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**Consumer Alert** CFO and State Fire Marshal Jimmy Patronis: 4 Tips to Avoid Electrical Shock Tragedies Around Water

TALLAHASSEE, Fla. – Chief Financial Officer (CFO) Jimmy Patronis is warning Floridians of hidden electric shock dangers when enjoying water activities, especially while boating or swimming. Electrical currents around boats and marinas can be an invisible and sometimes deadly threat. It's also important to remember the potential electrical hazards that exist in swimming pools, hot tubs and spas and to take steps to prevent these hazards in and around water.

CFO Jimmy Patronis said, “Florida’s beautiful weather allows residents and visitors to enjoy activities like boating and swimming year-round, and you must remember to beware of electrical hazards in and around water. Electric shock drowning can happen instantly, and these hazards can exist in swimming pools, hot tubs, spas, marinas, boat ramps and water surrounding boats. Ensure your boat, pool, and dock wiring is inspected frequently and always stay alert to prevent electric shock injuries and tragedies.”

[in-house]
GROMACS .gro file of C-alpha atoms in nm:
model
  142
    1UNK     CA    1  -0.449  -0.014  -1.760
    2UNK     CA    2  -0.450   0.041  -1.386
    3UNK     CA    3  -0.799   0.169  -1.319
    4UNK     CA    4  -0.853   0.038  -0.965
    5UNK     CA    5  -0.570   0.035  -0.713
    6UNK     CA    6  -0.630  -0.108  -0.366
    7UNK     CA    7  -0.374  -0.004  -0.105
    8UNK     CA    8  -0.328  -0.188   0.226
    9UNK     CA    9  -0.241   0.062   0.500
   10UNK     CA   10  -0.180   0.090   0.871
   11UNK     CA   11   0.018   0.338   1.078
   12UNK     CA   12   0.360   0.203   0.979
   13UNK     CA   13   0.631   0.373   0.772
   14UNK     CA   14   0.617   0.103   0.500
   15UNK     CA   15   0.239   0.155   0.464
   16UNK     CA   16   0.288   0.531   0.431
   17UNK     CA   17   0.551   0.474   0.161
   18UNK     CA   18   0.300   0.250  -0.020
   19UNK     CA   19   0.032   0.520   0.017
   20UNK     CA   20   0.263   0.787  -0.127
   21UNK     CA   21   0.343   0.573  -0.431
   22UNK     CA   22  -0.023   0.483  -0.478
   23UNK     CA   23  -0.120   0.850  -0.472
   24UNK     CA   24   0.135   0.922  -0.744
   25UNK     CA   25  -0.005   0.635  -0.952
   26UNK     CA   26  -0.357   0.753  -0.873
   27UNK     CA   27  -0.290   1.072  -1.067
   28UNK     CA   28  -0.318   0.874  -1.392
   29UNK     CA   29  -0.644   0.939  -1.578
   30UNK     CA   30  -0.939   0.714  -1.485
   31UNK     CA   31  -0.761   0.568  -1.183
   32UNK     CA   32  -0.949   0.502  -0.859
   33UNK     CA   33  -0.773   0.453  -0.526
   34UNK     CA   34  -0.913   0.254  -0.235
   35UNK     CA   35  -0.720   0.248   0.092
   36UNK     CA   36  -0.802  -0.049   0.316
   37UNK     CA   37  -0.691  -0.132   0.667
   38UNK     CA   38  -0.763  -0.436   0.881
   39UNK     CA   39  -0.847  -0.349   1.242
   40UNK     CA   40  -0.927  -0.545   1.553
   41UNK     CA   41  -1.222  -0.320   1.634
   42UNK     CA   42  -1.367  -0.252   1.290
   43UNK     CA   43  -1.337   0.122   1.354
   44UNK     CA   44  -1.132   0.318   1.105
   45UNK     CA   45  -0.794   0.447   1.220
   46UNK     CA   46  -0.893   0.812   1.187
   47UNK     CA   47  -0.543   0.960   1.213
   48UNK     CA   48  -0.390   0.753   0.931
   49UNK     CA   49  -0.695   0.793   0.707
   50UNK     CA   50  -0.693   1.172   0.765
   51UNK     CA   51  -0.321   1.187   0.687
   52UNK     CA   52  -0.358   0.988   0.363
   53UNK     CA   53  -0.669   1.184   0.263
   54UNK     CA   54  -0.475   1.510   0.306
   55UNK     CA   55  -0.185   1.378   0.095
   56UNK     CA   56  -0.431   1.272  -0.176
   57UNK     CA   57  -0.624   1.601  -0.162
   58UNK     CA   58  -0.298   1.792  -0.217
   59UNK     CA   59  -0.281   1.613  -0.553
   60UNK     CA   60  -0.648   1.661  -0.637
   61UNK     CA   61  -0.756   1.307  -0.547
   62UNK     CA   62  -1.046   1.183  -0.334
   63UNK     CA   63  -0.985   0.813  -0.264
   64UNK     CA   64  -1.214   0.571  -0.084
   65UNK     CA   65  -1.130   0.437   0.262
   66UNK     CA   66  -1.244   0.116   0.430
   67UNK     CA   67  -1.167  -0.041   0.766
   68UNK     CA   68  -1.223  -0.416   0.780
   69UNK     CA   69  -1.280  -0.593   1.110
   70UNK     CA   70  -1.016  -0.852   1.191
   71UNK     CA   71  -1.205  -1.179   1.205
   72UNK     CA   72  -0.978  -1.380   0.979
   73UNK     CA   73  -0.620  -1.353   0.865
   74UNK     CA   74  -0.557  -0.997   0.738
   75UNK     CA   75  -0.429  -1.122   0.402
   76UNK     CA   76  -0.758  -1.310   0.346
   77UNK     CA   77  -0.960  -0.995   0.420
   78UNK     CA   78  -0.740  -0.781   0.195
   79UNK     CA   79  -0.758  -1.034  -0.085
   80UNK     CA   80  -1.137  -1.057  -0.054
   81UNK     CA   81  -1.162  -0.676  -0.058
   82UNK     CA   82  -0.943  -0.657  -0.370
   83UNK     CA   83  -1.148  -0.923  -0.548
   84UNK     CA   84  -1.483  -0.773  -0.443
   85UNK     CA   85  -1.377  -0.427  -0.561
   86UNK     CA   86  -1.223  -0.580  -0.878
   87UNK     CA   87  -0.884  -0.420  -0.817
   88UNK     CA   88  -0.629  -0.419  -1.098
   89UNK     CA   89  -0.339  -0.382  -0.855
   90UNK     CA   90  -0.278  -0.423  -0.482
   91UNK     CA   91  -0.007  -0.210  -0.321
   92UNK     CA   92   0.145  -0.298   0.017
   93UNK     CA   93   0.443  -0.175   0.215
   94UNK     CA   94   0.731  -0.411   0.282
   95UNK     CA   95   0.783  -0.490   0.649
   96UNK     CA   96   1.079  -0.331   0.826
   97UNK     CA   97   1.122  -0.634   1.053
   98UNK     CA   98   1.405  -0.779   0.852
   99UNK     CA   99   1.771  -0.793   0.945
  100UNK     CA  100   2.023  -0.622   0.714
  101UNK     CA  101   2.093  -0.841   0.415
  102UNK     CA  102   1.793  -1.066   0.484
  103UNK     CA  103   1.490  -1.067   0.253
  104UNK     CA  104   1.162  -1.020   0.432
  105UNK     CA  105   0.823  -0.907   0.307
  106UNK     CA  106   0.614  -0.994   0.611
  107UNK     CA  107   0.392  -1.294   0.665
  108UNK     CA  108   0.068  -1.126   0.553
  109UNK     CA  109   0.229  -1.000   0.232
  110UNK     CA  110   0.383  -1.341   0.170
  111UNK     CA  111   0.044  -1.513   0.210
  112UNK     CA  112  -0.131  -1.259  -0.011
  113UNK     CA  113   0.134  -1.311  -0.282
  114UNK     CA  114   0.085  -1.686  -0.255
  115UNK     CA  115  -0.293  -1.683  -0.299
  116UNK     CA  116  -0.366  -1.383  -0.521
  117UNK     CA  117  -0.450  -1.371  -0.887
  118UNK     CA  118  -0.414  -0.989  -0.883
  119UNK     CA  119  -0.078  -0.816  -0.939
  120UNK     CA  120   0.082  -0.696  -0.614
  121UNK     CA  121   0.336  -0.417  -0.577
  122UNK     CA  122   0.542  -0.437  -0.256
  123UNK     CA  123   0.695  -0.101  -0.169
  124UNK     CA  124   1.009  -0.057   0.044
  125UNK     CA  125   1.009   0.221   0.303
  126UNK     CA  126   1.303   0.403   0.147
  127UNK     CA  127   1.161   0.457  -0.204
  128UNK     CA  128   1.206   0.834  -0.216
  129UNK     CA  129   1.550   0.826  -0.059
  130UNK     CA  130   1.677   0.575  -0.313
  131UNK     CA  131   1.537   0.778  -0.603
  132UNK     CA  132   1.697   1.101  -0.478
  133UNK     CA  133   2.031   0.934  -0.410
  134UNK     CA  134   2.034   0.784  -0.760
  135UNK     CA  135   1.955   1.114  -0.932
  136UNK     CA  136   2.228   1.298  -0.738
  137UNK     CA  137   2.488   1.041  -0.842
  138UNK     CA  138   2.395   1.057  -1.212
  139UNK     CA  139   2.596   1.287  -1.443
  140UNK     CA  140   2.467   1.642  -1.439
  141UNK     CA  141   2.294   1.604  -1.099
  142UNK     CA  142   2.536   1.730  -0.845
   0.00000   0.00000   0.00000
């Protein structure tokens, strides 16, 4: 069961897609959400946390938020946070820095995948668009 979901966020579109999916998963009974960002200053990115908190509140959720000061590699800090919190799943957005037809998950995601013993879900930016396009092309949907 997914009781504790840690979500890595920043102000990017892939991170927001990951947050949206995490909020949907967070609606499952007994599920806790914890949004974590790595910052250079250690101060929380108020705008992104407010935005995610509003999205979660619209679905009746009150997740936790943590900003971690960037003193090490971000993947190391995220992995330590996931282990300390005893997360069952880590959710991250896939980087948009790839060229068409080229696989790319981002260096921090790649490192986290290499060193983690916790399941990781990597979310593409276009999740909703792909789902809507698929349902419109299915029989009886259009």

4 Electrical Safety Tips Around Water

1. Practice safe swimming. Never swim near a marina, dock, boatyard, boat ramp, or a running boat. Residual current could flow into the water from the boat or the marina’s wiring, which could put swimmers at risk of electric shock drowning.
2. Ensure your boat is well maintained. Each year, have a boat’s electrical system inspected by a qualified marine electrician to be sure it meets required standards. Boat operators should quickly repair electrical issues and be able to locate main breakers, so they can respond to emergencies promptly.
3. Check your docks electrical equipment often. Ground fault circuit interrupters (GFCIs) and equipment leakage circuit interrupters (ELCIs) should be installed and tested monthly near boat ramps and docks. Individuals should only have marine-use cords near water.
4. Inspect swimming pools and spas. Electrical devices or equipment that keeps your pool, spa or hot tub electrically safe should be periodically inspected and serviced by a qualified electrician. Outdoor receptacles must have covers that keep them dry even when appliances are plugged in. Have a qualified electrician show you how to turn off the power in case of an emergency.
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